Indigenous Peoples force suspension of Jakarta aid meeting

Down to Earth No 57  May 2003

Indigenous Peoples walked out of a meeting with the British government aid agency, DFID, in March, in response to a controversial statement by a senior Indonesian government forestry official.

Around a hundred people from indigenous groups, local communities and supporting organisations refused to continue DFID's second annual Multi-stakeholder Forestry Programme meeting in Yogyakarta following comments by the Indonesian forestry ministry's secretary general. In his opening speech, Wahjudi Wardojo ruled out the possibility of changes in government policy to allow indigenous peoples to own forest lands. He said this was because of the experience in Jambi province (Sumatra) where communities had sold their land within five years of getting ownership. As a result, he said, "the people will never be landowners." Instead, communities were permitted to use the forests through the Social Forestry Programme.

The walk-out resulted in DFID deciding to suspend the meeting to allow time for indigenous groups and the forestry ministry to hold discussions. The meeting was supposed to be resumed within 40 days, but now is due to be reconvened in mid-June.

Recognition of the right to own forest lands and resources is a central demand of indigenous peoples in Indonesia, and of the national indigenous peoples organisation, AMAN. It is a demand that is widely supported by Indonesian environmental and human rights NGOs as well as international organisations. Indonesia's forestry department is resisting recognition of these rights, although under decentralisation, its authority to do so is being weakened. While there is a strong reform-minded contingent within the Jakarta ministry, it remains home to a group of Suharto-era die-hards who are resistant to any changes which may threaten their authority further.

DFID's support for civil society organisations, including those demanding the recognition of their land and resource rights, is aimed at supporting reformist elements within the forestry department.

In a statement the protesting participants said they came to the meeting fully expecting that the Multi-Stakeholder Forestry Programme would bring about forestry reform, but were now "disappointed, sad, angry and concerned" after hearing the secretary general's comment. This, they said, insults the People's Consultative Assembly (MPR) which has clearly recognised the need to acknowledge indigenous peoples' rights. (This refers to the decrees passed by the MPR - Indonesia highest legislative body - in November 2001on Agrarian Renewal and Natural Resources Management (see DTE 52 and MPR article in this issue).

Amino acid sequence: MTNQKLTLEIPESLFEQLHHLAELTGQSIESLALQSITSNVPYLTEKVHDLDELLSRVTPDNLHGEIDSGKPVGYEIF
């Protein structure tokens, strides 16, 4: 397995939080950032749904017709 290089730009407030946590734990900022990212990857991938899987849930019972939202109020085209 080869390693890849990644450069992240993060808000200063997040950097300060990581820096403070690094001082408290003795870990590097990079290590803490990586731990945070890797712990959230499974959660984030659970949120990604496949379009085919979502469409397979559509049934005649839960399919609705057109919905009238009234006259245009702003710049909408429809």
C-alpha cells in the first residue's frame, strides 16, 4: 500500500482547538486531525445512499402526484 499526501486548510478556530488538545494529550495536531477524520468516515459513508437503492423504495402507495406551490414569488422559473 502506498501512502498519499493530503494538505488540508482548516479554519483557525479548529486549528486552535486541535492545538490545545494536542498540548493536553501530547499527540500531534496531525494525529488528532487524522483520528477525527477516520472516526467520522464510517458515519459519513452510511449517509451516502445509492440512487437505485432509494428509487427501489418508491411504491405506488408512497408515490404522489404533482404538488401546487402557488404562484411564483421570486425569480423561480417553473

The statement also said the secretary-general's statement showed an insulting attitude to adat (customary law) and traditional knowledge which has long been proven capable of protecting forests and people's livelihoods.

The groups said there was no point in developing the Multi-Stakeholder programme if the government was determined to remain isolationist. They demanded that the forestry department withdraw the statement and, instead, state that it is prepared to "acknowledge, respect and protect indigenous peoples' and other communities' rights as promised in the Indonesian Constitution and MPR decrees."

(Source: Position Statement, indigenous peoples, local communities and supporting organisations at the second annual meeting of the DFID MSF Programme, 26/Mar/03)

AMAN protests against forced evictions in Southeast Sulawesi

The indigenous peoples organisation, AMAN, has protested against the forced eviction of the Watoputih indigenous community from a 'protection forest' in Muna district, Southeast Sulawesi province.

In February and March this year, security forces burned down homes and destroyed people's property in an attempt to force them out. Four members of the Watoputih community were arrested in January as they attempted to defend their land from the claims of the district government.

On April 10th, a further eviction effort met stiff resistance when local people blocked the path of two excavators and hundreds of security personnel, by lying down in front of the vehicles. Women linked arms to form a barrier against the excavators.

The local commander eventually called off the eviction in order to avoid casualties. Three trucks of police and two trucks of soldiers from the local military command were reported to be ready for a further eviction attempt.

In their letter to the Muna district head, AMAN said the violent and destructive evictions violated the Indonesian constitution, and went against the principles of justice and human rights. AMAN is demanding that the local government and security forces immediately stop the evictions, release the four people arrested, carry out their duty to protect the Watoputih indigenous community and stop all forms of intimidation against people who are supporting and accompanying the Watoputih community. (AMAN letter 21/Apr/03; AMAN email notice 16/Apr/03)


Aid marginalises Indigenous Peoples

A new study by Forest Peoples Programme reveals how aid fails to respect Indigenous People's rights.